Mercury Rising 鳯女

Politics, life, and other things that matter

Willard’s Stash

Posted by Charles II on July 3, 2012

A good article on Bain by Nicholas Shaxson of Vanity Fair.

Offshore bank accounts. Failure to disclose these shady holdings. Unclear whether taxes were paid on these holdings. Blind trusts which aren’t blind. Abuse of use of stock options by putting them into tax free accounts at super-low valuations. Abuse of the carried interest tax gimmick by which hedge fund operators pay taxes at sweetheart rates, about which Shaxson says:

The assertion that he broke no laws is widely accepted. But it is worth asking if it is actually true. The answer, in fact, isn’t straightforward. Romney, like the superhero who whirls and backflips unscathed through a web of laser beams while everyone else gets zapped, is certainly a remarkable financial acrobat. But careful analysis of his financial and business affairs also reveals a man who, like some other Wall Street titans, seems comfortable striding into some fuzzy gray zones.

And Bain went to extraordinary lengths to screw employees:

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Cindy Hewitt, [Bain subsidiary] Dade’s human-resources manager, remembers how the firm closed a Puerto Rico plant in 1998, a year after harvesting $7.1 million in local tax breaks aimed at job creation, and relocated some staff to Miami, then the company’s most profitable plant. Based on re­a­ssur­ances she had received from her superiors, she told those uprooting themselves from Puerto Rico that their jobs in Miami were safe for now—but then Bain closed the Miami plant.

Bain engaged in startling penny-pinching with the laid-off employees. Their contracts stipulated that if they left early they would have to pay back the costs of relocating to Miami—but in spite of all that Dade had done to them, it refused to release the employees from this clause. “They said they would go after them for that money if they left before Bain was finished with them,” Hewitt recalls. Not only that, but the company declined to give workers their severance pay in lump sums to help them fund their return home.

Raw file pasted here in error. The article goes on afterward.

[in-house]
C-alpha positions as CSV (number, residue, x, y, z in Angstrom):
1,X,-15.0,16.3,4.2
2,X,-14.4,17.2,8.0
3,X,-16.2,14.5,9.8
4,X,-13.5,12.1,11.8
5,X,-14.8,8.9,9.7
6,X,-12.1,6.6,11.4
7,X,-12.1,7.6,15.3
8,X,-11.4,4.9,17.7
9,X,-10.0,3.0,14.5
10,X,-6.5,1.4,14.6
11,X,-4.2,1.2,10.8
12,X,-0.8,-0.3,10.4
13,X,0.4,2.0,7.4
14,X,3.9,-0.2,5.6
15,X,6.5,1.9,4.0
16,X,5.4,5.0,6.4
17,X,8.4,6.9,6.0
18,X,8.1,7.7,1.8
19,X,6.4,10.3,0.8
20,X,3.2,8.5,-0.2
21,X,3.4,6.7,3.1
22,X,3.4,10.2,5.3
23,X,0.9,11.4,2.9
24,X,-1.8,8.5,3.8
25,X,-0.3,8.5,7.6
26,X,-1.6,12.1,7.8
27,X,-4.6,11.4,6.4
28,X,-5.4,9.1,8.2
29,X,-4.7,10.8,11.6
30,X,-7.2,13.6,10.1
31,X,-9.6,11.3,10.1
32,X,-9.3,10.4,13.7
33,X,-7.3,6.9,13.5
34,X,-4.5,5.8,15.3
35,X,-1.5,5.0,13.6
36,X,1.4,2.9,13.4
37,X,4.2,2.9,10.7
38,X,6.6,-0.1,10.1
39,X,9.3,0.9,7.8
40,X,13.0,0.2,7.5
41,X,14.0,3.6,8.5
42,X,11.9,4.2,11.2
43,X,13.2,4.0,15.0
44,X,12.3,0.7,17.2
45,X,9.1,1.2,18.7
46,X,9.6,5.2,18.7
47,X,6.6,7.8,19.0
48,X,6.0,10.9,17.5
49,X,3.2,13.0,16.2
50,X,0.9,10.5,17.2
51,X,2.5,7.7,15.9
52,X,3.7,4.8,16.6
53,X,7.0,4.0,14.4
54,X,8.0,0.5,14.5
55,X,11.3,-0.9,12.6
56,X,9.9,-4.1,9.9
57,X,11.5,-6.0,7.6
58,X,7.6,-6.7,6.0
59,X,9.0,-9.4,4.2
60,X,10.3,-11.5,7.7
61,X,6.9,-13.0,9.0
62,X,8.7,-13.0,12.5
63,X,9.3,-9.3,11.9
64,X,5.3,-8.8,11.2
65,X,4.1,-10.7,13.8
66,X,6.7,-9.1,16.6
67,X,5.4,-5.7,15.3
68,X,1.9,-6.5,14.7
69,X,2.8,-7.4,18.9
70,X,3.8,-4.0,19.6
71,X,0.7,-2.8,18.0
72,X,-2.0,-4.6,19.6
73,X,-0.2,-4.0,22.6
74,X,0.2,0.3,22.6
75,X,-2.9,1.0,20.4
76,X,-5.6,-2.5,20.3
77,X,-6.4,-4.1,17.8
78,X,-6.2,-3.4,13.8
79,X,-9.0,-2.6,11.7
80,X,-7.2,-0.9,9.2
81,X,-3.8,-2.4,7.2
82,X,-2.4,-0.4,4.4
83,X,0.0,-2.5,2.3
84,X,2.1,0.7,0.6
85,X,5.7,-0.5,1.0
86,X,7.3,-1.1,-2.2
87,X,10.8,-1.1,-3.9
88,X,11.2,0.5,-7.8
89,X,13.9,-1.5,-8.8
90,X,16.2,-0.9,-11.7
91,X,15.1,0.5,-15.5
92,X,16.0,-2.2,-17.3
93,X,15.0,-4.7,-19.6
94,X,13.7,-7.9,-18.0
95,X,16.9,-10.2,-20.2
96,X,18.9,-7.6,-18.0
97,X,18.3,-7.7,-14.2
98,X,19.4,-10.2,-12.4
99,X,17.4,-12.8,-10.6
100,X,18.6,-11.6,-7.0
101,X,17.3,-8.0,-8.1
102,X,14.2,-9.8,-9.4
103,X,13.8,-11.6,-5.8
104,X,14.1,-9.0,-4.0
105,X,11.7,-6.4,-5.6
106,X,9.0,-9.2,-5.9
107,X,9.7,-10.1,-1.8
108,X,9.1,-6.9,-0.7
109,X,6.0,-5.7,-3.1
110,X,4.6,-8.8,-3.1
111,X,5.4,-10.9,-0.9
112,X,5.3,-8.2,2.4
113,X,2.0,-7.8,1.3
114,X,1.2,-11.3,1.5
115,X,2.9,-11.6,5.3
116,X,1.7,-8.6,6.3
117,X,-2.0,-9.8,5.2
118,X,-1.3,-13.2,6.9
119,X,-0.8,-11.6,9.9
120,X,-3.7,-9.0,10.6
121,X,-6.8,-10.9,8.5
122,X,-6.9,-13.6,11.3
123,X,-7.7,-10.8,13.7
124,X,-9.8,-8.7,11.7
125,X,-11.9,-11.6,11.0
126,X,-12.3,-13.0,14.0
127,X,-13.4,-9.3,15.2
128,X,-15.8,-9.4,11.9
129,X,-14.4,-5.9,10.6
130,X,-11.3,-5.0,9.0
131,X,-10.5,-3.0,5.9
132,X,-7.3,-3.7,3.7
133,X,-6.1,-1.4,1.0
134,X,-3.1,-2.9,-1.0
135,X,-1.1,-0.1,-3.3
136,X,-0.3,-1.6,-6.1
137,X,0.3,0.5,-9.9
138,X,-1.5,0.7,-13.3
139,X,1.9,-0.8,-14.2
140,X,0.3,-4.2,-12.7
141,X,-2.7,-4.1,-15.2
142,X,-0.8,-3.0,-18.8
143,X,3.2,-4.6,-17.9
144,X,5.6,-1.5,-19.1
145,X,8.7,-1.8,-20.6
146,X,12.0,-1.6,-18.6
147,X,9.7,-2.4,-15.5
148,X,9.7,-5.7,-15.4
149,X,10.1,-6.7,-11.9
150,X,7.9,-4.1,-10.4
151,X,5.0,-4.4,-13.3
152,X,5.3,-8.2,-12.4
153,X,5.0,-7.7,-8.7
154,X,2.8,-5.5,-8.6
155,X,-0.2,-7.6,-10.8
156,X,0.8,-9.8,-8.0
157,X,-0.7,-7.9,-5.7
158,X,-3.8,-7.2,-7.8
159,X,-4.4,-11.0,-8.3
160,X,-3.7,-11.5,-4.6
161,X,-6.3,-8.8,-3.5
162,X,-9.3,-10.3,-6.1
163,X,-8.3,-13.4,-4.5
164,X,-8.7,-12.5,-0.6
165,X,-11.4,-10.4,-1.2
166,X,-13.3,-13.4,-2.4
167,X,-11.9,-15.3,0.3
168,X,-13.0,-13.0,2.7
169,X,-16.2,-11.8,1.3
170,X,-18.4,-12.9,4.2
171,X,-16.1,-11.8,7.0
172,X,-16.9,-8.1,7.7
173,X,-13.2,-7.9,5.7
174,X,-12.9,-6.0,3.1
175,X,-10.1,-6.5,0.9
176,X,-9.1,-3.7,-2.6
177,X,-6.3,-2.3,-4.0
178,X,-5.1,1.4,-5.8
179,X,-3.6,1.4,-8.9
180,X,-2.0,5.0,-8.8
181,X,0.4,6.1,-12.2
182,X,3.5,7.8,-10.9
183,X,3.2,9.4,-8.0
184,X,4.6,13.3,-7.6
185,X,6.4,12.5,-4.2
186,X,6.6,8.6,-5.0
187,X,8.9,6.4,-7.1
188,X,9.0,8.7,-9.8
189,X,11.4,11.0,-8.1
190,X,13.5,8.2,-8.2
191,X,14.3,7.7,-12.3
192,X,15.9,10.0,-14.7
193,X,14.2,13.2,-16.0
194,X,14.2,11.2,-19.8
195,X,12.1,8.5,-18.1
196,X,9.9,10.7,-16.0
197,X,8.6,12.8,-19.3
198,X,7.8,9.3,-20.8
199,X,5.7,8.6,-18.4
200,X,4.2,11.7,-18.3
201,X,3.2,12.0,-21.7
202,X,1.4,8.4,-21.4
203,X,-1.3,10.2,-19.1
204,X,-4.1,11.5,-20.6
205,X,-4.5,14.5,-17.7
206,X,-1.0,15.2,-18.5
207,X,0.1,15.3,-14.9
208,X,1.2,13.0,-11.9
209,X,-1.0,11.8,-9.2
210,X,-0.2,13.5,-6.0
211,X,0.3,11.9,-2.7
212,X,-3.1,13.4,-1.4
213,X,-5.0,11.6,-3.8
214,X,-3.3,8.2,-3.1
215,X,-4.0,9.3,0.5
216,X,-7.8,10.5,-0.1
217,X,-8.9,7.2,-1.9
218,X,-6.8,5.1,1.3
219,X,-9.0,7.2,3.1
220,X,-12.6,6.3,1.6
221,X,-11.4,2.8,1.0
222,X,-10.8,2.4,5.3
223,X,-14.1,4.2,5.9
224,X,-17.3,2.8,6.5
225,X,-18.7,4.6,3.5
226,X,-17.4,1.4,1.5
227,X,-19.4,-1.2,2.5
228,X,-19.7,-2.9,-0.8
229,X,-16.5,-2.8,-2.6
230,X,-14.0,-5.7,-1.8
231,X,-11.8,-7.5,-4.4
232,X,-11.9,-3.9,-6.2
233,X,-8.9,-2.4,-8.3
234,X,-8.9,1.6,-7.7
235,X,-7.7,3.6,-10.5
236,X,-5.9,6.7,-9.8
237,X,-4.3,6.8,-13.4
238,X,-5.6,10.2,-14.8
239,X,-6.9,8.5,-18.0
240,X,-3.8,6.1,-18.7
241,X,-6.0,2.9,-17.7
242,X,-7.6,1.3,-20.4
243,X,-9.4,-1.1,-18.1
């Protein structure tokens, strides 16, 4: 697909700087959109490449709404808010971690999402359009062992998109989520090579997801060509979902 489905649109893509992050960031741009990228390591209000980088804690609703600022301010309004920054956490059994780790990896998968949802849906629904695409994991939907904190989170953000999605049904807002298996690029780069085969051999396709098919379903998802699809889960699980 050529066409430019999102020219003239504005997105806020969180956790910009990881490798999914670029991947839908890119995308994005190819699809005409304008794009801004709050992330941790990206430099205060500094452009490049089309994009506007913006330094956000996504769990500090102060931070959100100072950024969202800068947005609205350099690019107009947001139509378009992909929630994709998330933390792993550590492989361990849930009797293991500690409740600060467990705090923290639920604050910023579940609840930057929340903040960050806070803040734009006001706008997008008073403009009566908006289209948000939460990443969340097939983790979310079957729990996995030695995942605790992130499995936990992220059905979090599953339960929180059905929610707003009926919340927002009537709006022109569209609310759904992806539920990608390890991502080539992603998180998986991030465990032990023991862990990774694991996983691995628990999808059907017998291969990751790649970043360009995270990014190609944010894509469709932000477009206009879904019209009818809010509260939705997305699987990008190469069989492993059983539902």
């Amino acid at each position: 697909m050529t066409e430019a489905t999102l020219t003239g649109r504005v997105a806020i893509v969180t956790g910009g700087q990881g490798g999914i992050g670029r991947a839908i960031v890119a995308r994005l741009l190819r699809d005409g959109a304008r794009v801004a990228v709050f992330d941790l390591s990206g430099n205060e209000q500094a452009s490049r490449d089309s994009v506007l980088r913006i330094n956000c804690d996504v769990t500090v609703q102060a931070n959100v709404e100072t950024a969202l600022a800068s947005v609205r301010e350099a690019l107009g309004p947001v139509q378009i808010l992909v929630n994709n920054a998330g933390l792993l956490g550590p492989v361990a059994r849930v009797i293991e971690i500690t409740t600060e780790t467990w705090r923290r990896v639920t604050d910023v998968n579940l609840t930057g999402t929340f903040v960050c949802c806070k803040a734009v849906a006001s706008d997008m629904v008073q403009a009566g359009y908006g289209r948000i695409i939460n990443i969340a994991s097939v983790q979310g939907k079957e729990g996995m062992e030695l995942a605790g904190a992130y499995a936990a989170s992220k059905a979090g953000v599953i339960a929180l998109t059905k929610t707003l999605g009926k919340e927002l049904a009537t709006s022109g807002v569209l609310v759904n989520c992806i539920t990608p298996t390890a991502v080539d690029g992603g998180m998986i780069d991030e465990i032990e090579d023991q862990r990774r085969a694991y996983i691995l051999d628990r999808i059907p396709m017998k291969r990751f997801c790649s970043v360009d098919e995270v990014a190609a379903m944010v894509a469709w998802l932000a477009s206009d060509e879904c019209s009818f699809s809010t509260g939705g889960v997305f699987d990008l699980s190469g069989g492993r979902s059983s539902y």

So, see: you spend $50K to re-locate, you get laid off, and then you have to wait around for months and months paying COBRA out of your severance pay or they’ll outright steal the money you put up to re-locate for their convenience.

Oh, and did you notice? Bain got $7M from Puerto Rico, a poor territory, and then walked out on them.

And then there’s this question about whether the kind of shroud of secrecy under which Bain operates could possibly facilitate criminal enterprises (which we assume, perhaps naively, that Bain is not):

The money sucked into Tax Haven U.S.A., often via the “feeder” tax havens, is frequently tax-evading and other criminal foreign money, in the spirit of Hudson’s 1966 memo, and it is predominantly channeled not into productive investment but into real estate and financial business.
… private equity is one channel for this secrecy-shrouded foreign money to enter the United States, and a filing for Mitt Romney’s first $37 million Bain Capital Fund, of 1984, provides a rare window into this.

This is the guy that Republicans think should represent America. Considering how SIFUABS America is becoming, maybe they’re right.

4 Responses to “Willard’s Stash”

  1. Mark Gisleson said

    The good stuff is coming out. Not in this article, but I loved learning that Mitt acquired a company that made its money by disposing of aborted fetuses.

    This atheist is beginning to think that the best campaign we could run against these guys would be First Commandment based: money is their god, and everything they do proves it.

    • Charles II said

      A long term goal has been to split the Triangular Trade, as Michael Lind called it, into its component pieces.

      The right consists of its generally libertarian intellectuals, the religious right, and the corporate right. These are largely incompatible. The objectives of the religious right are in direct opposition to those of the other parts of the triangle.

      The corporate right is libertarian only to the point of allowing corporations to do what they want to, plus drugs, gay marriage, and abortions, which the corporate right is all in favor of. They do not support genuine libertarianism, so there’s always an uncomfortable dance with their intellectuals–and the Tea Party types, people who may have even read more of the Bill of Rights than the Second Amendment. Occasionally one of the intellectuals, like Lind, will decide that the pay is not good enough to eat all that manure.

      If even the corporate right can be split from the religious right, the movement will be unable to hold power.

  2. And I was just coming here to post this. Thanks, Charles!

  3. MarkH said

    It’s getting “curiouser and curiouser”.

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